The new General Data Protection Regulation (GDPR) from the European Union (EU) imposes new rules on organisations that offer goods and services to the people in the EU, or collects and analyses data tied to EU residents, no matter where the organisations or the data processing is located. GDPR comes into force in May 2018.

If your customers reside in the EU, whether you have a presence in the EU or not, then GDPR applies to you. The internet lets you interact with customers where ever they are, and GDPR applies to anyone that deals with EU people where ever they are.

And the term personal data covers everything from IP address, to cookie data, to submitted forms, to CCTV and even to a photo of a landscape that can be tied to an identity. Then there is sensitive personal data, such as ethnicity, sexual orientation and genetic data, which have enhanced protections.

And for the first time there are very strong penalties for non-compliance – the maximum fine for a GDPR breach is EU$20M, or 4% of worldwide annual turnover. The maximum fine can be imposed for the most serious infringements e.g. not having sufficient customer consent to process data or violating the core of Privacy by Design concepts.

Essentially GDPR states that organisations must:

  • provide clear notice of data collection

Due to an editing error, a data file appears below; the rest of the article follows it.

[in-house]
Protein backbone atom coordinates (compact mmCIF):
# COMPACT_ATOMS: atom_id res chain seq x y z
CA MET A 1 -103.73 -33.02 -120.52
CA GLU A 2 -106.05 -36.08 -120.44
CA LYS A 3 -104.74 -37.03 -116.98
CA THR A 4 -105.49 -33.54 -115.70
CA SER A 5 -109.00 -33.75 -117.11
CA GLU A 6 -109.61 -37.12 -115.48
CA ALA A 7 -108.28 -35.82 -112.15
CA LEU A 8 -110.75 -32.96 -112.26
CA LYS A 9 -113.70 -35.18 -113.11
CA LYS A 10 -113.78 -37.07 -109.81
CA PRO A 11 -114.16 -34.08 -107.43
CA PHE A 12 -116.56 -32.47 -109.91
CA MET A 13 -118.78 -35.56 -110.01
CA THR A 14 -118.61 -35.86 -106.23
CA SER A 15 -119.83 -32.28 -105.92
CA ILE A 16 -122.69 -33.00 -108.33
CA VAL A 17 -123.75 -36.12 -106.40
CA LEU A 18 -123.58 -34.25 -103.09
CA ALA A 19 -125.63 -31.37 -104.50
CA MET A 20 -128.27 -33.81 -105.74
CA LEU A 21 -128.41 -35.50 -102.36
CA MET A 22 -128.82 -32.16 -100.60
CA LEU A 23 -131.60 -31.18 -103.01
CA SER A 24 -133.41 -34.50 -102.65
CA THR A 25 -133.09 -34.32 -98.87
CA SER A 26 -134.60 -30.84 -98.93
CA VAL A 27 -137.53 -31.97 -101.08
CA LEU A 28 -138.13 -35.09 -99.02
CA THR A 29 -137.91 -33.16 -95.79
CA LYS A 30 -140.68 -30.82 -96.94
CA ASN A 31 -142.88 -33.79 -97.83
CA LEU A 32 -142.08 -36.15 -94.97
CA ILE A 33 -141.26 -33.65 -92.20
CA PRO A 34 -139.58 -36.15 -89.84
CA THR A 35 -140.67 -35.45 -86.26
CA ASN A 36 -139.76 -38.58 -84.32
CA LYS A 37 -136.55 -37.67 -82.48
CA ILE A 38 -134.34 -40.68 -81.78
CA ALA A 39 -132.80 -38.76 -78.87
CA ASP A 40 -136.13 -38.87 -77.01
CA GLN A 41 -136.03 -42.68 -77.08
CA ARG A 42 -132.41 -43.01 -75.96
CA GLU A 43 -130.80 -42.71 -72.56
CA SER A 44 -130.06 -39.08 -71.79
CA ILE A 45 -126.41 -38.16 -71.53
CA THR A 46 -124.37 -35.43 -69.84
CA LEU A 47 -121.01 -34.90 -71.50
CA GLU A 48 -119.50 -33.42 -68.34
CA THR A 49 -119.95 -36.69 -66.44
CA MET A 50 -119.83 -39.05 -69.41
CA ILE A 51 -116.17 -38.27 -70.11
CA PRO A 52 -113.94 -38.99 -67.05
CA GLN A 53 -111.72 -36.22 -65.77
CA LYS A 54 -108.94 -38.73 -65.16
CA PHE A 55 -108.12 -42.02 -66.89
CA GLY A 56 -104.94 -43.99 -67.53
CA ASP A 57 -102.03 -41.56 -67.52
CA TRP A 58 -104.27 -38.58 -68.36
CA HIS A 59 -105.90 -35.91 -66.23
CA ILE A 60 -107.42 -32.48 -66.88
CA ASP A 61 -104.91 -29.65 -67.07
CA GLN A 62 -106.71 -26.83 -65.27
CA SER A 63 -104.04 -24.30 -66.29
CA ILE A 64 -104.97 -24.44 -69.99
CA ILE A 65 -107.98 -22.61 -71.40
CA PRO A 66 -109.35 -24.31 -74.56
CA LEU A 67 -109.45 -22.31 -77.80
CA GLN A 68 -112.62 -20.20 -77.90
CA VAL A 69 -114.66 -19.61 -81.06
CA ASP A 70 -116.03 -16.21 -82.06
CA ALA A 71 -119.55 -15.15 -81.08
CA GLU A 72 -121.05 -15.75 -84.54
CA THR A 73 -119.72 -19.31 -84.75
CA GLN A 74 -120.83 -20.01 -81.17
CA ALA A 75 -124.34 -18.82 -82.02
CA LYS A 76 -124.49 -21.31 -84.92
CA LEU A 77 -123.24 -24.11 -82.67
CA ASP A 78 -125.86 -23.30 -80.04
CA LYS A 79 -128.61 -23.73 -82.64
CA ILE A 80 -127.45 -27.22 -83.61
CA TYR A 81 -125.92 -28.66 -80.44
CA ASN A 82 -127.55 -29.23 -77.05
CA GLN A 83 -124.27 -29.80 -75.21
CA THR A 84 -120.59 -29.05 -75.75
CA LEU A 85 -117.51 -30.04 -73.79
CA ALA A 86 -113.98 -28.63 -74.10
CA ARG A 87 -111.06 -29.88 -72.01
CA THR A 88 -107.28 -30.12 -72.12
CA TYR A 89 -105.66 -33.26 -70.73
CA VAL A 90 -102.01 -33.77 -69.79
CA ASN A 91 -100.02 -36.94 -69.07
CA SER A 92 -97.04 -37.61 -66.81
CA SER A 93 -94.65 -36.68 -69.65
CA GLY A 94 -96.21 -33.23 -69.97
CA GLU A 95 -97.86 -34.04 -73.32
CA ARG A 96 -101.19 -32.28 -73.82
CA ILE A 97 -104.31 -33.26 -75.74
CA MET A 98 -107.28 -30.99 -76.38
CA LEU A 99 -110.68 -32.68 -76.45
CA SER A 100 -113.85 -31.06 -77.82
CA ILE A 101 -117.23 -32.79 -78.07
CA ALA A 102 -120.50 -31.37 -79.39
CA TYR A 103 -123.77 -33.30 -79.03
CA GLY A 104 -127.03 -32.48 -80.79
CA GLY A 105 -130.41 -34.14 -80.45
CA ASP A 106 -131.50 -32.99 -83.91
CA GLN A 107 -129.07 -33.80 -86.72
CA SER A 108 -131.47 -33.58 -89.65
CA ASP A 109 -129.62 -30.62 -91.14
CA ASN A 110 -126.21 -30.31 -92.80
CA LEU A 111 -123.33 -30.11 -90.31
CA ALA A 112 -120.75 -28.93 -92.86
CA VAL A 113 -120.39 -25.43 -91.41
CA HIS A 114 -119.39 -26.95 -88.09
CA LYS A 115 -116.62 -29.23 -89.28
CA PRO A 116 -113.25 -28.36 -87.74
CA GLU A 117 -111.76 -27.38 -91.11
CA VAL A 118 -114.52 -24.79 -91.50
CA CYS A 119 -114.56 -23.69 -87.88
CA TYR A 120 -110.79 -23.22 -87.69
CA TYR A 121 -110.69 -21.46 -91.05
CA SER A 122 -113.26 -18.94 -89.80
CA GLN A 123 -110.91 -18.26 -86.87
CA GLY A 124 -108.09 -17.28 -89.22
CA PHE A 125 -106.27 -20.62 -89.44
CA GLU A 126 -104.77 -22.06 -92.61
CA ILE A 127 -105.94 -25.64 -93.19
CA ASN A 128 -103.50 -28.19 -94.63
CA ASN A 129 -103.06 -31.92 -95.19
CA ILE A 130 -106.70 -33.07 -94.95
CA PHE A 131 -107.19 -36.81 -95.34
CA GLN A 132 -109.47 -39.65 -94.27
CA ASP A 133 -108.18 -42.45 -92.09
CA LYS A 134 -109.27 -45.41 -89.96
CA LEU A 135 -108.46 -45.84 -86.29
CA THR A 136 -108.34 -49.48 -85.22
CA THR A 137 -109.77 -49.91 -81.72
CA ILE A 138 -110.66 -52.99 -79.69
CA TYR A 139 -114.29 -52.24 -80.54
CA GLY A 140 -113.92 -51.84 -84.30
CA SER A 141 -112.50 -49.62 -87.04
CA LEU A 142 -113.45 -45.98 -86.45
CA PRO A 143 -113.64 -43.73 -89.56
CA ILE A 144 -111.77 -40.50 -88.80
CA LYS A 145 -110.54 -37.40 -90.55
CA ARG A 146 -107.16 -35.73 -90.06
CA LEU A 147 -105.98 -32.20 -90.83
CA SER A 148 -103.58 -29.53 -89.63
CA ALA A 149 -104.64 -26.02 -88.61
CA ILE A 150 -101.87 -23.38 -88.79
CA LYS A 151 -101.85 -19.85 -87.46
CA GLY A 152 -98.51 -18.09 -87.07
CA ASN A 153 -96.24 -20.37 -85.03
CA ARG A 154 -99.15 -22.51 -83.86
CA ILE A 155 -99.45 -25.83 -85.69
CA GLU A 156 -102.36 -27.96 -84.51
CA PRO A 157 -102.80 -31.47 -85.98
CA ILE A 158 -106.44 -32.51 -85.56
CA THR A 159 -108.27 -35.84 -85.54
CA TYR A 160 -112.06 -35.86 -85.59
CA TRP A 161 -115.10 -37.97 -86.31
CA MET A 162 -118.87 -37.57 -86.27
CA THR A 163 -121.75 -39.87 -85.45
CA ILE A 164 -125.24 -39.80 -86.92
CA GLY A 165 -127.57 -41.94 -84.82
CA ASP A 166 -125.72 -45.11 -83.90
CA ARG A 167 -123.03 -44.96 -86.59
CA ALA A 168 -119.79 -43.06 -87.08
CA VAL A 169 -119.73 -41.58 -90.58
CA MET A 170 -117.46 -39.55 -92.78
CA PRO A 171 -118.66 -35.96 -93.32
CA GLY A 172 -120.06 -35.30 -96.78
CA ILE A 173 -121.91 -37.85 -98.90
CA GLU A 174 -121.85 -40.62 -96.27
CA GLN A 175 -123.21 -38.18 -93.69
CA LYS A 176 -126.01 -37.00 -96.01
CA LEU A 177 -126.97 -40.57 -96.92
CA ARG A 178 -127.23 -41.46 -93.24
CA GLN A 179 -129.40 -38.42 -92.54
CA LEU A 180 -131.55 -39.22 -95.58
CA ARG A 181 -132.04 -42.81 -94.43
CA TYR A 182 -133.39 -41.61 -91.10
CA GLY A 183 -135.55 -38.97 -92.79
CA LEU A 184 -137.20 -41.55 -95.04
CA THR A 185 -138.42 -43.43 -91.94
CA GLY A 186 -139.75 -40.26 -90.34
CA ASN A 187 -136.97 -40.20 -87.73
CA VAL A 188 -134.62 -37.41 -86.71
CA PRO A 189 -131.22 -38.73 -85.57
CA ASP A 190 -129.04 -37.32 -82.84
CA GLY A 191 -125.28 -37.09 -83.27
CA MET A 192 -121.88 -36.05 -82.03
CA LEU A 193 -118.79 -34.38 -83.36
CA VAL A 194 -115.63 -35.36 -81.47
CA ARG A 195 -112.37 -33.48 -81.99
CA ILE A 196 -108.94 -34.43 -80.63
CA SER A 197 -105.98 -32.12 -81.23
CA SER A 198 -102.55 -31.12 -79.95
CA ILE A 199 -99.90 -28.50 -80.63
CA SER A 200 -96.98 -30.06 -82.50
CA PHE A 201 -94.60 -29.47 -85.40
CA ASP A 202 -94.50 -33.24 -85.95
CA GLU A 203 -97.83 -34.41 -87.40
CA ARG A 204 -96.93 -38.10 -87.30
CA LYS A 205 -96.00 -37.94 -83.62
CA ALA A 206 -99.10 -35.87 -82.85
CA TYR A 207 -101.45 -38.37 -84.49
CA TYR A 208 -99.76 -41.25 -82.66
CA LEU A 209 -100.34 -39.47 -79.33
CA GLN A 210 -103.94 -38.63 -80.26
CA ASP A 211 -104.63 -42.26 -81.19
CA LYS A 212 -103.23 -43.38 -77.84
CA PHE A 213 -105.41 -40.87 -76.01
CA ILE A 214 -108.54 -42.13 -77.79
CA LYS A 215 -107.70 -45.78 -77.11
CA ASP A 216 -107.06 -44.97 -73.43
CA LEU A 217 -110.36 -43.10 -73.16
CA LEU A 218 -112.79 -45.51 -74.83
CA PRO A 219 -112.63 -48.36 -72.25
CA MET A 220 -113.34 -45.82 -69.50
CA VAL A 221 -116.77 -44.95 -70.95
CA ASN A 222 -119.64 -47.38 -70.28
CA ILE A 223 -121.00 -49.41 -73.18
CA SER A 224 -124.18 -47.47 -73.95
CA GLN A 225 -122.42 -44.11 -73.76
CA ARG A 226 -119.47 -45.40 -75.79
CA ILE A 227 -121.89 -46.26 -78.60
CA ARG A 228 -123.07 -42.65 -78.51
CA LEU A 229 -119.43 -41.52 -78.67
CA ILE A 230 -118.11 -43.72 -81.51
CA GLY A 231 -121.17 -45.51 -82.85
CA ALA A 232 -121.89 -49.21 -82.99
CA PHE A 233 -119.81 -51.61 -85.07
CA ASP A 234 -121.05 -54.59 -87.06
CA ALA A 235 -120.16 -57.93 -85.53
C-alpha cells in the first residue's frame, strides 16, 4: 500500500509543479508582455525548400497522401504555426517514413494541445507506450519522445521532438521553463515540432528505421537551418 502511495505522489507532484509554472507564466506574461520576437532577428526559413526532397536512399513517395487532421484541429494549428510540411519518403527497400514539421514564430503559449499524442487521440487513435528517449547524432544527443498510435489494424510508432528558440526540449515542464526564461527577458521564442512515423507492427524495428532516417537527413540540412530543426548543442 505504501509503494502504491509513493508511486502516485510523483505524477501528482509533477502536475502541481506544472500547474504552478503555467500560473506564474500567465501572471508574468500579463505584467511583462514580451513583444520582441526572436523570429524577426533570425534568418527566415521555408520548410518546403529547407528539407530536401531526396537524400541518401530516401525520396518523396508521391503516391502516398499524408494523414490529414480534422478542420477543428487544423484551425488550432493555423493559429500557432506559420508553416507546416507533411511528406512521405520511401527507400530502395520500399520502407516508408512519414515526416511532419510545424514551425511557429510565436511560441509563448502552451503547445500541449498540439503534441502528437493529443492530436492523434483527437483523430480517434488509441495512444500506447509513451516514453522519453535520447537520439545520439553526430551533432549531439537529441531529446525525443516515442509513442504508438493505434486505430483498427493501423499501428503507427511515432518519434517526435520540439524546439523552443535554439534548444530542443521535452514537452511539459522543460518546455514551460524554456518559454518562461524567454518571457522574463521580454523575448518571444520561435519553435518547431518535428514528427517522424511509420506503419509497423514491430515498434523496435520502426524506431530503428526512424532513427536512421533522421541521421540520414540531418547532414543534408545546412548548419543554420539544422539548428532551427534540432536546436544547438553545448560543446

• outline the purpose the data is being used for
  • collect the data needed for that purpose
  • ensure that the data is only kept as long as required to process
  • disclose whether the data will be shared within or outside or the EU
  • protect personal data using appropriate security
  • individuals have the right to access, correct and erase their personal data, and to stop an organisation processing their data
  • and that organisations notify authorities of personal data breaches.

Specific criteria for companies required to comply are:

  • A presence in an EU country
  • No presence in the EU, but it processes personal data of European residents
  • More than 250 employees
  • Fewer than 250 employees but the processing it carries out is likely to result in a risk for the rights and freedoms of data subject, is not occasional, or includes certain types of sensitive personal data. That effectively means almost all companies.

What does this mean in real terms to common large companies? Well…

  • Apple turned over about USD$230B in 2017, so the maximum fine applicable to Apple would be USD$9.2B
  • CBA turned over AUD$26B in 2017 and so their maximum fine would “only” be AUD$1B
  • Telstra turned over AUD$28.2B in 2017, the maximum fine would be AUD$1.1B.

Ouch.

The GDPR legislation won’t impact Australian businesses, will it? What if an EU resident gets a Telstra phone or CBA credit/travel card whilst on holiday in Australia or if your organisation has local regulatory data retention requirements that appear, on the surface at least, at odds with GDPR obligations…

I would get legal advice if the organisation provides services that may be used by EU nationals.

In a recent PWC “Pulse Survey: US Companies ramping up General Data Protection Regulation (GDPR) budgets” 92% of responses stated that GDPR is one of several top priorities.